Favorite Natural Sweeteners as Sugar Substitutes: Xylitol, Agave Nectar & Stevia

We have tried a lot of natural sugar substitutes, including xylitol, stevia, agave nectar and monk fruit extract. There is a use for each one of them in my kitchen, but my favorite by far has been xylitol.natural sugar substitutes like xylitol Why? Because it tastes the closest to granulated table sugar (sucrose) and has almost half the calories. If you blindfolded me and put some xylitol on my tongue, I wouldn’t know that it isn’t sugar. In contrast, if you were to give me stevia blindfolded, I would know right away because I am sensitive to the bitter aftertaste. Here is a review of the three natural sweeteners we use the most as an alternative to white sugar.

What is Xylitol?

I have already mentioned briefly what xylitol is in our Xylitol Sugarless Gum Review page, but here is a review. Xylitol occurs naturally in plants and is extracted mostly from either corn or North American hardwood trees such as Maple or Birch. Personally, I stay away from xylitol, or any food products for that matter, sourced from China.

Chemically, xylitol is classified as a polyol or sugar alcohol. Polyols such as xylitol have less calories because they are not completely absorbed by the body like sugar. This is beneficial, but also has one consequence. Xylitol Side Effects: If you consume too much xylitol, it can cause bloating, gas and diarrhea. What’s too much? Well your body can adjust to using xylitol, but for starters, I wouldn’t bake a batch of brownies using only xylitol and eat several all at once. I haven’t had any issues so far when using xylitol. The most concentrated way I have used it is one teaspoon of xylitol in a 6 oz cup of chai tea with no stomach problems, just an enjoyable sweet cup of tea without the sugar and added calories.

US xylitol sweetener from birch trees

Xyla is made from 100% North American Hardwood Trees, Not from China.

Xylitol Benefits

  • As sweet as sugar, but 40% fewer calories: 1 tsp xylitol = 9.6 calories vs 1 tsp sugar = 16 calories.
  • Low glycemic index (GI) compared to sugar: 7 vs 65! Absorbed by the body as a complex carbohydrate, preventing blood sugar spikes.
  • Does not promote cavities. Many sugarless gum brands use xylitol as a tooth-decay preventative ingredient; inhibits plaque formation.
  • Use in 1:1 ratio like sugar for cooking and baking – with the exception of recipes that use yeast.

Recommend Product: Emerald Forest Xylitol Sweetener Why? Because the xylitol is 100% sourced from North American trees and I can get it in bulk for cheap online from Amazon. I have not found xylitol for less in any of my local grocery stores nor any bigger stores.

Dog Owner Warning: Xylitol is extremely toxic to dogs!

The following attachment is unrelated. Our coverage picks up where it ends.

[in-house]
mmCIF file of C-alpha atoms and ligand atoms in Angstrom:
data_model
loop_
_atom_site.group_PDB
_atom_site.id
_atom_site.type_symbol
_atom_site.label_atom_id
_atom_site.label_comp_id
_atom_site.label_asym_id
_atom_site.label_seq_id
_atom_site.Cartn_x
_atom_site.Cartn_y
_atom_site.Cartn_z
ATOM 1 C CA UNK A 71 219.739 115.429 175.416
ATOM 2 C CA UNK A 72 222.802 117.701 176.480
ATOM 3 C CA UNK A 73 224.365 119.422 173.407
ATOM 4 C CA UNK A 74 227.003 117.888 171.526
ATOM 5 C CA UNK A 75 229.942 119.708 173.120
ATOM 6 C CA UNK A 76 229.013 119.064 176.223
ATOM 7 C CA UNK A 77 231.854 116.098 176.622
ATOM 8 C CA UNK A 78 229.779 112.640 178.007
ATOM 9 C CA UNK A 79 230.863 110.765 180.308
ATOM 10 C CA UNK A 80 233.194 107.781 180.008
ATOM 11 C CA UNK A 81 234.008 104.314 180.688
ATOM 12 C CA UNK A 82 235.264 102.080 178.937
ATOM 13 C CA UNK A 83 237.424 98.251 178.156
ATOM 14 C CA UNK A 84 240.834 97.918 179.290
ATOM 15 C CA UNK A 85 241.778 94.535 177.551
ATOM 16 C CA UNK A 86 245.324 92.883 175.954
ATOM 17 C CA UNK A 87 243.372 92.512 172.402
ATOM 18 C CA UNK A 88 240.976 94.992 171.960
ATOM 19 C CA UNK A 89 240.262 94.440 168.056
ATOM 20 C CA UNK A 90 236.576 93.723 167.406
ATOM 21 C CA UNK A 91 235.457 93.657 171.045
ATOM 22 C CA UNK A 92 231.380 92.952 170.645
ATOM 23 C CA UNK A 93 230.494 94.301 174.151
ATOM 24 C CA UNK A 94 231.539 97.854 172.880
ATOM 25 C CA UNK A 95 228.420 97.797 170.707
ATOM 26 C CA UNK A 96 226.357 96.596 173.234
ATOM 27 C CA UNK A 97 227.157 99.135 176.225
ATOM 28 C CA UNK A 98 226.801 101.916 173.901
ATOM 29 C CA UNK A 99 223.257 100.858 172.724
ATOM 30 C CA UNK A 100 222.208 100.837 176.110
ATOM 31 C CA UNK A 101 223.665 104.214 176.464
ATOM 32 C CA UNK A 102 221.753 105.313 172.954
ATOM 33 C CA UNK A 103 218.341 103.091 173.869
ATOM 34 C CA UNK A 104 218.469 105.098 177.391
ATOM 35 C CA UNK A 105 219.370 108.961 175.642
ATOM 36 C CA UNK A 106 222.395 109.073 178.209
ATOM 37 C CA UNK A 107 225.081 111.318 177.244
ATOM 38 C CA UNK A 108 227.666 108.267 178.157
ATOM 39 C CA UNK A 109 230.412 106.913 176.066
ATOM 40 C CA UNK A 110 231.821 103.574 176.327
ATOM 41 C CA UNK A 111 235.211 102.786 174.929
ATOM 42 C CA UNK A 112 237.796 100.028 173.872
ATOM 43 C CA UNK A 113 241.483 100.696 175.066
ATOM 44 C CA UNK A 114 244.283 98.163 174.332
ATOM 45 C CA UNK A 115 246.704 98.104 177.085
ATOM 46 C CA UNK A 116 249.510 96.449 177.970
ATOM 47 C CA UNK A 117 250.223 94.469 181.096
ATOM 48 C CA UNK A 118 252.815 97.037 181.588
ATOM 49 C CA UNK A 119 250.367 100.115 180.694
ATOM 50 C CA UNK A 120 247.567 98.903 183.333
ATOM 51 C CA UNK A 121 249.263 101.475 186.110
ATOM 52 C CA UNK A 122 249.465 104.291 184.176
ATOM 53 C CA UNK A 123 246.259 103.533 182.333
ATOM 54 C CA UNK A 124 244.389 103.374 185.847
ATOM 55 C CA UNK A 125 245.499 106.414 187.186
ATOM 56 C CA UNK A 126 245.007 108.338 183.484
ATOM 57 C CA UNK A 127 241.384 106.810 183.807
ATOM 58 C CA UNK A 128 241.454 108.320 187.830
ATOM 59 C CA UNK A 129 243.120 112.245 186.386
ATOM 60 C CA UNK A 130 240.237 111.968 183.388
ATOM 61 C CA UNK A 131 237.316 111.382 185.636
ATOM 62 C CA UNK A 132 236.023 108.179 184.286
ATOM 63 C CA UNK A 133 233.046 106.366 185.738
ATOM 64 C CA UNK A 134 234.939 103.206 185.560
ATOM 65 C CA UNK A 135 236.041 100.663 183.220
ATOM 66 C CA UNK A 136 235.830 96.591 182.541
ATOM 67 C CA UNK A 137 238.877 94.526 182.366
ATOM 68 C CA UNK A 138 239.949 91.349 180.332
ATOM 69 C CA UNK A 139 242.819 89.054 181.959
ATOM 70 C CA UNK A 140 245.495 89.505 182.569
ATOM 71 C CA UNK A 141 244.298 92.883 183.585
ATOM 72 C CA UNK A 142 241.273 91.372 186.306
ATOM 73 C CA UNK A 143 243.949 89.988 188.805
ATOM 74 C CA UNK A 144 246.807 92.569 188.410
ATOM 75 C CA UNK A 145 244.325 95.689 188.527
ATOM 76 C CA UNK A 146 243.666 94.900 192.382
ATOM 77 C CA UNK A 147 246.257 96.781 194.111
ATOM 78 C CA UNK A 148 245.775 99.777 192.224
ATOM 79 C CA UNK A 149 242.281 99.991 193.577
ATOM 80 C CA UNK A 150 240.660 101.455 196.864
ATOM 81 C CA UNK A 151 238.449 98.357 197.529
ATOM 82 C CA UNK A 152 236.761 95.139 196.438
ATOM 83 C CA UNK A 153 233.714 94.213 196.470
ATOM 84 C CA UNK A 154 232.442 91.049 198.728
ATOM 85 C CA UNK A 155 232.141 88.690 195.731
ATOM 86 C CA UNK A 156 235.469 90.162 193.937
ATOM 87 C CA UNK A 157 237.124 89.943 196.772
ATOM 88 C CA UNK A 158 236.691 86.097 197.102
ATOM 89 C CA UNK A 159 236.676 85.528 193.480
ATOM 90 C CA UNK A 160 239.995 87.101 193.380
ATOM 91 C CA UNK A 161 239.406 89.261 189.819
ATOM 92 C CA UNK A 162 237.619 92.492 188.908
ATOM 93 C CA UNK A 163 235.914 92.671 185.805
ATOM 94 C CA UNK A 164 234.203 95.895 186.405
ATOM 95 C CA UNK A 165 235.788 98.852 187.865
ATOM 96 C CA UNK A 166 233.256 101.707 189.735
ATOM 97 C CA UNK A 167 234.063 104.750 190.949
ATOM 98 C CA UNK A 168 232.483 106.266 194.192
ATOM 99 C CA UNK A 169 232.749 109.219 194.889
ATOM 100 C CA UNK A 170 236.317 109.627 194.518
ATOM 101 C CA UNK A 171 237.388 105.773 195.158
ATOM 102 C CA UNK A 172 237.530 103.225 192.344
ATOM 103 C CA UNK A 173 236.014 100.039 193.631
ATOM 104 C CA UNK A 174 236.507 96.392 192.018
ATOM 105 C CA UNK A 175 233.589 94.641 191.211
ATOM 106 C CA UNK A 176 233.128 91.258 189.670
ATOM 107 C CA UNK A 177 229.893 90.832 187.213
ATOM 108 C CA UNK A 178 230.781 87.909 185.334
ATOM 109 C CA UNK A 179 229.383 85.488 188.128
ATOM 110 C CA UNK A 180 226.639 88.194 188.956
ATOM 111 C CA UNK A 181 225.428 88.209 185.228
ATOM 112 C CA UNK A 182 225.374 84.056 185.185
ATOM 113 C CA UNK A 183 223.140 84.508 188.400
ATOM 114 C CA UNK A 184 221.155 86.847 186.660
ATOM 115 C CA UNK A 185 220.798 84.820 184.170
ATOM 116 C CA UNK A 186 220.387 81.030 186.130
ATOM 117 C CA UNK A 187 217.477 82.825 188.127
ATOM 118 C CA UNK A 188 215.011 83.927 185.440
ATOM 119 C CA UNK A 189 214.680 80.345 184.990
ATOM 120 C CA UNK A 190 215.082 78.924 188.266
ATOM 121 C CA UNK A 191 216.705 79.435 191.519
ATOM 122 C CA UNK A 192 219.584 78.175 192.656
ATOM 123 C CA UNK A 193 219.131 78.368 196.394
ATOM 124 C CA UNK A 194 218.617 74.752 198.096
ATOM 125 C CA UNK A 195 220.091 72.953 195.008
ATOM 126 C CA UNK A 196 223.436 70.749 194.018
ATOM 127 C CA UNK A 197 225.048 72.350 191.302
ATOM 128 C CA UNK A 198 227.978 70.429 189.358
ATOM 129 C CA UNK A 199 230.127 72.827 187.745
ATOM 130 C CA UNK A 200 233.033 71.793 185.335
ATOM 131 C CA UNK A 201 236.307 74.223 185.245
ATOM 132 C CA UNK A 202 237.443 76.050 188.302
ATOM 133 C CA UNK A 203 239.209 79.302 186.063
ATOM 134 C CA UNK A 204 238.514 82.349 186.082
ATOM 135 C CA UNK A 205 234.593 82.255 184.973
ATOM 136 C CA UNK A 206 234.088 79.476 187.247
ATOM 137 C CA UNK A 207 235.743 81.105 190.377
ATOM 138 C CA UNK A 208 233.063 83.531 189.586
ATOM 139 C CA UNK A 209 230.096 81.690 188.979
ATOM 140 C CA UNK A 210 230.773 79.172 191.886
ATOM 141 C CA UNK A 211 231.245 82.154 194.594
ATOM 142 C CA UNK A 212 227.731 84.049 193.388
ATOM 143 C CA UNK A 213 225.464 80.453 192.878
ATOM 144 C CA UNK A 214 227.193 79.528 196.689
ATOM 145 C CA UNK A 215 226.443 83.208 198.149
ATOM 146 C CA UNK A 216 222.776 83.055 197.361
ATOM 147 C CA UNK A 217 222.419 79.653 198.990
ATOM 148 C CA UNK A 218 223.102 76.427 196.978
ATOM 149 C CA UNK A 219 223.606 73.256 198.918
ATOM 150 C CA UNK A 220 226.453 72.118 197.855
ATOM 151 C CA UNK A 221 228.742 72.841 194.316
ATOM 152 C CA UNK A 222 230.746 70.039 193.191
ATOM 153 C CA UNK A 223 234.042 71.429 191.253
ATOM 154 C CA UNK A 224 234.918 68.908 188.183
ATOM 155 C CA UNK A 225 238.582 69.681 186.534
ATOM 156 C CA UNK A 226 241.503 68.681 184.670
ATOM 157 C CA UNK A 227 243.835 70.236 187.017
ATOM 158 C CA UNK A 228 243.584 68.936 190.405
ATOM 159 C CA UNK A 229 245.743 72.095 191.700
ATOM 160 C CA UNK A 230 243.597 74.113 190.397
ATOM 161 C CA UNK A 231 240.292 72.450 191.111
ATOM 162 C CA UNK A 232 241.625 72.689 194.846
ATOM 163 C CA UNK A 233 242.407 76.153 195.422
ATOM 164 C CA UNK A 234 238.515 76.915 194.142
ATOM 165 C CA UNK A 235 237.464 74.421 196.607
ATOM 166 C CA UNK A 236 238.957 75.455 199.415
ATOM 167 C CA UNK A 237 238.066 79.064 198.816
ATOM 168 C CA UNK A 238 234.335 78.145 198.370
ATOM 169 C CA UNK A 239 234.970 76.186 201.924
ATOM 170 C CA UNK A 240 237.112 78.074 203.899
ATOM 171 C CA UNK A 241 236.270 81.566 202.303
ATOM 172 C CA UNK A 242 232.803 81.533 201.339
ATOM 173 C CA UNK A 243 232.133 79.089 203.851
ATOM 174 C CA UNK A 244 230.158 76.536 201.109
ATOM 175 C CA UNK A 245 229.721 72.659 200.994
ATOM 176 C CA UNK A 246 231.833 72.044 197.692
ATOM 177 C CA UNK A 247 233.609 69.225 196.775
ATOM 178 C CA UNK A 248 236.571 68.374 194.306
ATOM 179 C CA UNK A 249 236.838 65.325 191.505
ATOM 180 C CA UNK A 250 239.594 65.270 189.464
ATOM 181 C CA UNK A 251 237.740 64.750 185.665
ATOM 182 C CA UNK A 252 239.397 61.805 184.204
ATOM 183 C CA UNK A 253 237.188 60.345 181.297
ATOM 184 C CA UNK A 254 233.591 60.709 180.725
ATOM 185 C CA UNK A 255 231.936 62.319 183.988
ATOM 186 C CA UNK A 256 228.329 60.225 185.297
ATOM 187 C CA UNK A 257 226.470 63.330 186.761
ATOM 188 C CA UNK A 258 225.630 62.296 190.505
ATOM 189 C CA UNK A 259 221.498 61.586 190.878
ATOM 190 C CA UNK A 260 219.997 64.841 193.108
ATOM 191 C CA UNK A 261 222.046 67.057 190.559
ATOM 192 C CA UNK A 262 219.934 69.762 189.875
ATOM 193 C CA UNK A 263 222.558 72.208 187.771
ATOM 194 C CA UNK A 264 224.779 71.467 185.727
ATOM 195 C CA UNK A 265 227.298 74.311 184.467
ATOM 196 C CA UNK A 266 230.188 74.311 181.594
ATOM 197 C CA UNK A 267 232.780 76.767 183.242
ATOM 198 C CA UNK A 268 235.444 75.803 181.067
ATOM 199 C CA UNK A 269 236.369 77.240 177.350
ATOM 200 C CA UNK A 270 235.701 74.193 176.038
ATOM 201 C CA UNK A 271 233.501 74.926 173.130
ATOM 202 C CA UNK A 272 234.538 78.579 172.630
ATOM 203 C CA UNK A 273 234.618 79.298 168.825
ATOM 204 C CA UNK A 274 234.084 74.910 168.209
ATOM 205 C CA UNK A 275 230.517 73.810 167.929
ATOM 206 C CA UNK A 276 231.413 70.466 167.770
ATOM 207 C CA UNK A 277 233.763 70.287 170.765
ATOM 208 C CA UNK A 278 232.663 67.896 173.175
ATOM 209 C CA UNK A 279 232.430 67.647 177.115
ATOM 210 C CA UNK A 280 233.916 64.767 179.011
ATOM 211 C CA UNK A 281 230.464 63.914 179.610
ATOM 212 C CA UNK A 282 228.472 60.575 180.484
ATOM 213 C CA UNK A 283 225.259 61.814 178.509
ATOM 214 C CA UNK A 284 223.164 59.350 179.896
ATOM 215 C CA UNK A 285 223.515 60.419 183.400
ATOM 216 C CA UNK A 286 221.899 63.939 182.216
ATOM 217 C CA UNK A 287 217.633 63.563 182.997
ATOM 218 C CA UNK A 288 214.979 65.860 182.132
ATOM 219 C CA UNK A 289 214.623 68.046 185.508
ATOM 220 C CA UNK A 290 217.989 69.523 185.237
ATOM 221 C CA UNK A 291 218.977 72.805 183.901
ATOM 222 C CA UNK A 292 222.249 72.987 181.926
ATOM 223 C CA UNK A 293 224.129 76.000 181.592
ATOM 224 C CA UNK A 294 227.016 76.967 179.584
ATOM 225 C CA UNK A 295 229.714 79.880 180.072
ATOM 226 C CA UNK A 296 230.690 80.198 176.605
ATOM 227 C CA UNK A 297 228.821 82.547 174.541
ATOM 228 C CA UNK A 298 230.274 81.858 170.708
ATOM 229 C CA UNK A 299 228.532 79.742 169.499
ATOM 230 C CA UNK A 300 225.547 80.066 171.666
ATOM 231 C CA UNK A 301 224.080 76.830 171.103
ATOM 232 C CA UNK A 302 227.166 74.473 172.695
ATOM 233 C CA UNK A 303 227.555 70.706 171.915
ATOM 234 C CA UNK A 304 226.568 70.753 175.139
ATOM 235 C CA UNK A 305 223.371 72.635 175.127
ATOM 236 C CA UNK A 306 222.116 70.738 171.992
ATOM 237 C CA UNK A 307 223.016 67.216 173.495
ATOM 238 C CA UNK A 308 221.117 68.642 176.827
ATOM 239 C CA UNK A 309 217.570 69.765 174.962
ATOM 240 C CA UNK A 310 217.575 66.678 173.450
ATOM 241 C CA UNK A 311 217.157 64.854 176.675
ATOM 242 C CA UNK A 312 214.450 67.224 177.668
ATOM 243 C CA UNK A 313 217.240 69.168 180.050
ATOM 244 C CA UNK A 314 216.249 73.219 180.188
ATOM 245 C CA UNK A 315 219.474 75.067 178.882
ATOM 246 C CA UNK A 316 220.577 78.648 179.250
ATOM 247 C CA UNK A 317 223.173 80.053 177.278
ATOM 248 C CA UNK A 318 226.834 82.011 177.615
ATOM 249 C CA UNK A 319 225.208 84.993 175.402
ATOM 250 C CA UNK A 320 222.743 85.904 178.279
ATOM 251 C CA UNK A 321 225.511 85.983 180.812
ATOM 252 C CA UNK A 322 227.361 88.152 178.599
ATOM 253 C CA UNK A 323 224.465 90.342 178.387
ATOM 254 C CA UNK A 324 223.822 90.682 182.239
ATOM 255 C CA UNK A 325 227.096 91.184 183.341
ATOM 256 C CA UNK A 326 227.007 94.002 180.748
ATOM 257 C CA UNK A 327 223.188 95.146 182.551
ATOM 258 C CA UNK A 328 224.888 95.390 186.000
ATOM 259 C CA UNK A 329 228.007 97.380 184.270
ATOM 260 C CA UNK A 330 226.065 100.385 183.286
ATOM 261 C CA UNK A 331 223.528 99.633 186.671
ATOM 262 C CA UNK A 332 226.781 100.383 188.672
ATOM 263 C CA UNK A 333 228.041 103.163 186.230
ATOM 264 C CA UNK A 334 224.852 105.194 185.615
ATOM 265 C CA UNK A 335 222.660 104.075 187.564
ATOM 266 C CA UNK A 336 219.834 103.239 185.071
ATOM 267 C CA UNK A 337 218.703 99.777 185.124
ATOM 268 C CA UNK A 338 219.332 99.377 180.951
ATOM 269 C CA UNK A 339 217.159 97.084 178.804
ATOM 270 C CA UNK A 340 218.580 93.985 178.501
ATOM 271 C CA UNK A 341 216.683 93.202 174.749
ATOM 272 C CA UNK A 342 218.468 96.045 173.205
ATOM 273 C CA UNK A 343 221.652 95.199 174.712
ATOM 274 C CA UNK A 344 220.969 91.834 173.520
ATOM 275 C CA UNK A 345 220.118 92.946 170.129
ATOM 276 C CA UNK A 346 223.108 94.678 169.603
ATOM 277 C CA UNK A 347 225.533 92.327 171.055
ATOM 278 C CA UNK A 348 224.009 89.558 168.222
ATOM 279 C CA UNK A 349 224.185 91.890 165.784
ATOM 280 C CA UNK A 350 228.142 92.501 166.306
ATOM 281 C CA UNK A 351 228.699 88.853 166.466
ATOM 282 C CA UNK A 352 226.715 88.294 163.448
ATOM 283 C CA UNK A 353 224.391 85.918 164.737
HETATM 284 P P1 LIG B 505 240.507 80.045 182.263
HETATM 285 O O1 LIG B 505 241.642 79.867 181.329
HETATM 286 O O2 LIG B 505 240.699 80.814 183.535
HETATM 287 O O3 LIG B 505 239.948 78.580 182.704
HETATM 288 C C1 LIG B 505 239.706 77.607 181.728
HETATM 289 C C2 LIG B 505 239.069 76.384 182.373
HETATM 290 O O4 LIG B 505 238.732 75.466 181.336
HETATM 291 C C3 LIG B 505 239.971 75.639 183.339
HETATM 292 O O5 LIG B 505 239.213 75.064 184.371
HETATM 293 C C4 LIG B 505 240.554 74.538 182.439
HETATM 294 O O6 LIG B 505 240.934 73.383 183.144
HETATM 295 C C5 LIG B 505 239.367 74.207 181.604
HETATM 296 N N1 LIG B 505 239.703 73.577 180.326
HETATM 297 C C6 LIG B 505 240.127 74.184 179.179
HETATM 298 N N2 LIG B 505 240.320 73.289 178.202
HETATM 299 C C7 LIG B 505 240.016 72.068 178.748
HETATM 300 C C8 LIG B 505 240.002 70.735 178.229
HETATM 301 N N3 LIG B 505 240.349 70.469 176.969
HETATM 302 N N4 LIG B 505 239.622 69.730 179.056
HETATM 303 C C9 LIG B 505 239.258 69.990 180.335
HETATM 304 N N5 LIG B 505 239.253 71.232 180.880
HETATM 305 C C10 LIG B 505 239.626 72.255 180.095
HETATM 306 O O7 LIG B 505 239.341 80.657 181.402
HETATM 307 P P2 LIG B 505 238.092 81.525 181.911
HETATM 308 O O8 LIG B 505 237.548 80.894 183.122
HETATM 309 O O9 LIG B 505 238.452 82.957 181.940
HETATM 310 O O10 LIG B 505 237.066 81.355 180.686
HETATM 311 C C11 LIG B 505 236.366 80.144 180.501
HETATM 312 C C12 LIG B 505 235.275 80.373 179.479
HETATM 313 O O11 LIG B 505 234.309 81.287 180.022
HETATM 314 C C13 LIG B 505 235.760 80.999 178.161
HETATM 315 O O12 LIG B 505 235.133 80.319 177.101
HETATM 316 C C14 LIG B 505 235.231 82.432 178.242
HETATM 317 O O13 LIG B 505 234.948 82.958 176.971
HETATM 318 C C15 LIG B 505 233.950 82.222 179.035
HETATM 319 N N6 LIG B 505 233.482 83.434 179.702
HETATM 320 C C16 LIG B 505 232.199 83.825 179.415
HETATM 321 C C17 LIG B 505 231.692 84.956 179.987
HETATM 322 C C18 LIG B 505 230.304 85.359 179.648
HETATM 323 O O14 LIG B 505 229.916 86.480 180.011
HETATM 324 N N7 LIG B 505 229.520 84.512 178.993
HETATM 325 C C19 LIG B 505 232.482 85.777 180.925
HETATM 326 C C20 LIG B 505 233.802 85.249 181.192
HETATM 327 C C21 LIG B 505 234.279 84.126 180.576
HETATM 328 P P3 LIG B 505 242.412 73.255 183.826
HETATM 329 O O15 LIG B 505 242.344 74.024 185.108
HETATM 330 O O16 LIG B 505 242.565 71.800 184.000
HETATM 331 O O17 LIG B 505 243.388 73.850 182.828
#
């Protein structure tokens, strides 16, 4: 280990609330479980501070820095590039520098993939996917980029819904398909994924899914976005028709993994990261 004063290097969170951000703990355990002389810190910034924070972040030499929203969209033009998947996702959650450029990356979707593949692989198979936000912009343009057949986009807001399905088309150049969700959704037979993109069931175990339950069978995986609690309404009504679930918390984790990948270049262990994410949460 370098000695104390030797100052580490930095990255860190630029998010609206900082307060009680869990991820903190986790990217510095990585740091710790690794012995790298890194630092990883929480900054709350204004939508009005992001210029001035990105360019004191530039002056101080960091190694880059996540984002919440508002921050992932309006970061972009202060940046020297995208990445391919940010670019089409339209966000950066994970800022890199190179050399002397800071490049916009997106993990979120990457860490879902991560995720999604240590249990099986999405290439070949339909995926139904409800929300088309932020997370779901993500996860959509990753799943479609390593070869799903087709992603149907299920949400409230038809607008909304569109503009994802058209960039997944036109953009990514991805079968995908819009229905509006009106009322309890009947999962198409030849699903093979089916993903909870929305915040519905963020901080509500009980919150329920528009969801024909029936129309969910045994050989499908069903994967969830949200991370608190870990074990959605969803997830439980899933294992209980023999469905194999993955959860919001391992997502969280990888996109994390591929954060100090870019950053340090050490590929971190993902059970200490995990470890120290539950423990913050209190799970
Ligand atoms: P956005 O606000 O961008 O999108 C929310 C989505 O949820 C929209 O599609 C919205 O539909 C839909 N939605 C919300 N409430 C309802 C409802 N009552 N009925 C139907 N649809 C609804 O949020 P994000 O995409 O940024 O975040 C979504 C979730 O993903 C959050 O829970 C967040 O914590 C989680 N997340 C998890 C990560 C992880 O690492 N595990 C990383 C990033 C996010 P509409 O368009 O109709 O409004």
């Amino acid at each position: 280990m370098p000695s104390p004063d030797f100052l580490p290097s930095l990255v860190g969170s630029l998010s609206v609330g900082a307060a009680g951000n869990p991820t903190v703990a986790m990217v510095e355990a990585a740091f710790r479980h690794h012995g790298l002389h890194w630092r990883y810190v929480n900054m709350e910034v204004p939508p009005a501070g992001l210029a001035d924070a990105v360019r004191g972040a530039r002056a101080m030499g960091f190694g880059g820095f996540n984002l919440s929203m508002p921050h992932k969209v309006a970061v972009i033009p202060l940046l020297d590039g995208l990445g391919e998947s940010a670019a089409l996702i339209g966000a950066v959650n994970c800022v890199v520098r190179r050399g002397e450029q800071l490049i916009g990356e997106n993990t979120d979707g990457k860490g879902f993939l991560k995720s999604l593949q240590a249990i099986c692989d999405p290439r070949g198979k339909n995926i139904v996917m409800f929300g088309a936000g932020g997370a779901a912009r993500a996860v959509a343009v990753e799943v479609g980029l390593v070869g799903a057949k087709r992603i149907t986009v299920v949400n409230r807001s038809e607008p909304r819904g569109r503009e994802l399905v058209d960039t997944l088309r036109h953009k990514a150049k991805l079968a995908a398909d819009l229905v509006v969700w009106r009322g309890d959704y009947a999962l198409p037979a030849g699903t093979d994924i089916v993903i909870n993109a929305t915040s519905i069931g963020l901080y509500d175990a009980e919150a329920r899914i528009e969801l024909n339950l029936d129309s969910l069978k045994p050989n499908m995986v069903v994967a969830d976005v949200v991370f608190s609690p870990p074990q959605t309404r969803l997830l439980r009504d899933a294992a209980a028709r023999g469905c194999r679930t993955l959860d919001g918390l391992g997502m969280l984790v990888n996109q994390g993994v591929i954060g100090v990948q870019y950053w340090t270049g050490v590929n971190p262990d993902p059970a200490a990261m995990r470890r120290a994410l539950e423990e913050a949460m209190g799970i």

Agave Nectar

Agave nectar or syrup comes from the juice (aguamiel) of Agave plant species (from which Tequila is made), including blue agave and white agave. You can purchase agave in light, amber and dark varieties as well as in raw form. The darker the color, the more caramel-tasting notes it will have. It is composed primarily of fructose, ranging anywhere from 55% to 90%, with the remaining sugar in the form of glucose.

fair trade raw organic agave nectar

Raw, Fair-Trade Organic Agave Nectar

Agave Benefits

  • 1.5 times sweeter than sugar
  • Agave nectar GI ranges 15-30 vs 65 for sugar
  • Dissolves easy, even in cold liquids. Great honey (GI: 62) and maple syrup (GI: 54) substitute.

You won’t be saving any calories when using agave. One teaspoon of agave nectar has 20 calories compared to 18 calories in one teaspoon of sugar. However, because it is 1 1/2 times sweeter than sugar, you’ll use less of it which theoretically means you will consume the same amount of calories, perhaps less. The main benefit of using agave over white sugar would be its lower glycemic index.

Recommended Product: Madhava Raw Organic Agave Nectar. Madhava was the first company to offer agave nectar in the US back in 2002. Their raw, organic agave comes from high quality Weber blue agave and is a Fair-Trade product.

What is Stevia?

The sweetener referred to as Stevia comes from a the native South American chrysanthemum, Stevia rebaudiana. Steviol glycosides or steviosides are what makes Stevia sweet. A concentrated, pure stevioside extract that is used in several stevia sweetener products, such as Truvia and PureVia, is Rebaudioside A. In this concentrated form, it is 200 times more sweeter than sugar.  Reb A has the least amount of bitterness of the steviol glycosides in the plant. I have used stevia in cooking as a sweetening ingredient in addition to regular sugar or combined with agave or xylitol, but never use it as the primary sweetener because of the bitter aftertaste. This is something you have to test yourself. Some people don’t notice any bitterness, while others taste it strongly.